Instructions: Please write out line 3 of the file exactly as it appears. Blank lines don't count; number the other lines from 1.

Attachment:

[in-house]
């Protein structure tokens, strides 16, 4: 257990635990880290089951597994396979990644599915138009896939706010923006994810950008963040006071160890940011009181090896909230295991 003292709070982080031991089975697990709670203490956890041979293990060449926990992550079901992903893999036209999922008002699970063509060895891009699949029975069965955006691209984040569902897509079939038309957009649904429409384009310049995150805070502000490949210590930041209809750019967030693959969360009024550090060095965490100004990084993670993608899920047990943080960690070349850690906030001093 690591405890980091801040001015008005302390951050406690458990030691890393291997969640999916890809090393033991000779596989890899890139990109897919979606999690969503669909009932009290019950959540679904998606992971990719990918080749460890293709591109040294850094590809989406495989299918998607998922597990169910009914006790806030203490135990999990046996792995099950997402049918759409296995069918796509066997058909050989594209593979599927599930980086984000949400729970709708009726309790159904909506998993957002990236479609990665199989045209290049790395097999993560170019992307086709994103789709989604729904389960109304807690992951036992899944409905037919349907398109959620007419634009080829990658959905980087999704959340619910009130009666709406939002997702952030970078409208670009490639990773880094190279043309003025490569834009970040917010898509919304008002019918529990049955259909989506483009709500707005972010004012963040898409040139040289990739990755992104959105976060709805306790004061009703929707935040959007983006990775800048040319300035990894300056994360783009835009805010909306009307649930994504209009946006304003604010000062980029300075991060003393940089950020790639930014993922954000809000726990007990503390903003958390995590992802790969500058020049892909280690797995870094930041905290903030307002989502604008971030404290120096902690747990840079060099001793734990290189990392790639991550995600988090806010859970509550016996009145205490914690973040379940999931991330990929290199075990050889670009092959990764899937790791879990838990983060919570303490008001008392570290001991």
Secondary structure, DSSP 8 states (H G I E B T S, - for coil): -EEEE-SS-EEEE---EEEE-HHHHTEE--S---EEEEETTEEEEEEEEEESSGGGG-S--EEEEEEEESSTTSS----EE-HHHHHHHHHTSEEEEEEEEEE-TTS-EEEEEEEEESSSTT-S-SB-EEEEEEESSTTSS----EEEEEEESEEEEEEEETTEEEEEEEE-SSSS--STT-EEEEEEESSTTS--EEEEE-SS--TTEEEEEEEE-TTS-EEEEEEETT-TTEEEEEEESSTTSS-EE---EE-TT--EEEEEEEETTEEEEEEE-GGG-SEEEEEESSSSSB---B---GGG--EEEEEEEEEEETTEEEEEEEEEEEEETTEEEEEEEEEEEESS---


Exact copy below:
Secondary structure, DSSP 8 states (H G I E B T S, - for coil): -EEEE-SS-EEEE---EEEE-HHHHTEE--S---EEEEETTEEEEEEEEEESSGGGG-S--EEEEEEEESSTTSS----EE-HHHHHHHHHTSEEEEEEEEEE-TTS-EEEEEEEEESSSTT-S-SB-EEEEEEESSTTSS----EEEEEEESEEEEEEEETTEEEEEEEE-SSSS--STT-EEEEEEESSTTS--EEEEE-SS--TTEEEEEEEE-TTS-EEEEEEETT-TTEEEEEEESSTTSS-EE---EE-TT--EEEEEEEETTEEEEEEE-GGG-SEEEEEESSSSSB---B---GGG--EEEEEEEEEEETTEEEEEEEEEEEEETTEEEEEEEEEEEESS---